Lamborghini


The History of Lamborghini

   

Automobili Lamborghini S.p.A., commonly referred to as Lamborghini, is an Italian carmaker based in the small township of Sant'Agata Bolognese. The company was founded in 1963 by manufacturing magnate Ferruccio Lamborghini. It has changed ownership numerous times since, most recently becoming a subsidiary of German car manufacturer Audi AG (itself a subsidiary of the Volkswagen Group) in 1998.  Lamborghini has achieved widespread recognition for its sleek, exotic designs, and its cars have become symbols of performance and wealth.
Ferruccio Lamborghini entered the car manufacturing business with the aim of producing a high-quality grand tourer that could outperform and outclass offerings from local rival Ferrari S.p.A. Lamborghini met with success in 1966 with the release of the mid-engined Miura sports coupé, and in 1968 with the Espada GT, the latter of which sold over 1,200 units during ten years of production. After almost a decade of rapid growth, and the release of classic models like the Countach in 1974, hard times befell the company in the late 1970s, as sales plunged in the wake of the 1973 oil crisis. Bankruptcy crippled the automaker, and after passing through the hands of a number of Swiss entrepreneurs, Lamborghini came under the corporate umbrella of industry giant Chrysler. The American company failed to make the Italian manufacturer profitable, and in 1994, the company was sold to Indonesian interests. Lamborghini would remain on life support throughout the rest of the 1990s, continuously updating the Diablo of 1990 in lieu of a planned expanded range of offerings, including a smaller car that would appeal to American enthusiasts. Reeling from the Asian financial crisis of the previous year, in 1998 Lamborghini's owners sold the troubled carmaker to Audi AG, the luxury car subsidiary of German automotive concern Volkswagen Group. German ownership marked the beginning of a period of stability and increased productivity for Lamborghini, with sales increasing nearly tenfold over the course of the next decade.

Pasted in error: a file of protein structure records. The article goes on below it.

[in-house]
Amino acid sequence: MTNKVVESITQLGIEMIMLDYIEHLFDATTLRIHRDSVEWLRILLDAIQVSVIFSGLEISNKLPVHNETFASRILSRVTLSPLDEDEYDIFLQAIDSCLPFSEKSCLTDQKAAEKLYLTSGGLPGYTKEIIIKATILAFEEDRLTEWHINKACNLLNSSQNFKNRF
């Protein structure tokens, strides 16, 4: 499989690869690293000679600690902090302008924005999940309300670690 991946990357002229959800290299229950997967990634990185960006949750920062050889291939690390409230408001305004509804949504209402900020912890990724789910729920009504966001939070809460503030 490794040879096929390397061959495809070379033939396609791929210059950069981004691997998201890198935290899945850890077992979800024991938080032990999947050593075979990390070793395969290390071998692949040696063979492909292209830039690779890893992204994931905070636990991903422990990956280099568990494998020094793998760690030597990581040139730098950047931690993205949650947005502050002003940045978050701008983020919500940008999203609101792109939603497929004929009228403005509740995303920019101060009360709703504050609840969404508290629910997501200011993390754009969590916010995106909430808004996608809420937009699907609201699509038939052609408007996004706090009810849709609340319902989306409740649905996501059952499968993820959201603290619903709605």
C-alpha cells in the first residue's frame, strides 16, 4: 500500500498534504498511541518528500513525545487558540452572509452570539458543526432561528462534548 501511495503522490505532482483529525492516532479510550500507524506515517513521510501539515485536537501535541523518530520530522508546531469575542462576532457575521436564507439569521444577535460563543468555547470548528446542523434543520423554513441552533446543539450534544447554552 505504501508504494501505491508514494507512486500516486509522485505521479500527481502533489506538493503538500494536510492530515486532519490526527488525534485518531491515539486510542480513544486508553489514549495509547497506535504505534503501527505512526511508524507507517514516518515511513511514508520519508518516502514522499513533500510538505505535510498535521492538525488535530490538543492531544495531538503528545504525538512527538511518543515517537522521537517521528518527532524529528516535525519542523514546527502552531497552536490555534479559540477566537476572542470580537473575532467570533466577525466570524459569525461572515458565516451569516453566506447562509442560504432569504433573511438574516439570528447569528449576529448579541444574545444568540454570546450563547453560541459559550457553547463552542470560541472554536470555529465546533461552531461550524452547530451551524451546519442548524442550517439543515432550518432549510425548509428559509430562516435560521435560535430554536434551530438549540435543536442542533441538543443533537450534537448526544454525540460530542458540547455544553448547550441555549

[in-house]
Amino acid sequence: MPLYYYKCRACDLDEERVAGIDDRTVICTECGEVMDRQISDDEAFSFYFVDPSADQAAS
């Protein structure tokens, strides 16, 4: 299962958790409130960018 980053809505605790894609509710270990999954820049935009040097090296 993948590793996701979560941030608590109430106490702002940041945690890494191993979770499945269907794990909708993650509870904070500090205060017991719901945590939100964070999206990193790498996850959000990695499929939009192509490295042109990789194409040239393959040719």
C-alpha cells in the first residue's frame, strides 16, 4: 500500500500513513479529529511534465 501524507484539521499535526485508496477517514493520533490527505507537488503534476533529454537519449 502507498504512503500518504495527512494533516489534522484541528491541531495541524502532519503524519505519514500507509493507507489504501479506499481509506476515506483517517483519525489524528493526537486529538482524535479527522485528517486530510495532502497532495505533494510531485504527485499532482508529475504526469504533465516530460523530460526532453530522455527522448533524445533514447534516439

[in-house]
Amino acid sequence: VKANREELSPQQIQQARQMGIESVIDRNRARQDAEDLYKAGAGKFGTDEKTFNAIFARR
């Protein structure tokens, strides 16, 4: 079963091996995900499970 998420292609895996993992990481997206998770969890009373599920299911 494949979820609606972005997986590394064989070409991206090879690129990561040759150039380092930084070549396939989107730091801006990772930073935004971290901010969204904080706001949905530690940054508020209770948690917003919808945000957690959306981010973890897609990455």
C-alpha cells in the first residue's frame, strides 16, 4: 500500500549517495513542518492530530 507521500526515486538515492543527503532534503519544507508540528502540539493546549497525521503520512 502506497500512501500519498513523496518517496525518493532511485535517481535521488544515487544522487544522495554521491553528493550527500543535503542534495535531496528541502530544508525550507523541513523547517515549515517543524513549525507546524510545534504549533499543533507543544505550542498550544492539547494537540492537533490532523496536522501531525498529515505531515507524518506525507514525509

Assembly of Lamborghini cars continues to take place at the carmaker's ancestral home in Sant'Agata Bolognese, where engine and car production lines run side-by-side at the company's single factory. Each year, the facility produces less than 3,000 examples of the four models offered for sale, the V10-powered Gallardo coupé and roadster and the flagship V12-powered Murciélago coupé and roadster. The range is occasionally complemented by limited-edition variants of the four main models, such as the Reventón and a number of Superleggera trim packages.
Automobili Lamborghini was founded by Ferruccio Lamborghini, the child of viticulturists from the comune of Renazzo di Cento, Province of Ferrara, in the Emilia-Romagna region of Northern Italy.  After serving as a mechanic in the Regia Aeronautica, during World War II, Lamborghini went into business building tractors out of leftover military hardware from the war effort. By the mid-1950s, Lamborghini's tractor company, Lamborghini Trattori S.p.A., had become one of the largest agricultural equipment manufacturers in the country. He was also the owner of a successful gas heater and air conditioning manufacturer.
Lamborghini's wealth allowed him to cultivate a childhood interest in cars, owning a number of luxury cars including Alfa Romeos, Lancias, Maseratis, and a Mercedes Benz. He purchased his first Ferrari, a 250GT, in 1958, and went on to own several more. Lamborghini was fond of the Ferraris, but considered them too noisy and rough to be proper road cars, likening them to repurposed track cars.  Lamborghini gradually gained the impetus to create cars as he envisioned them, and decided to pursue an car manufacturing venture of his own.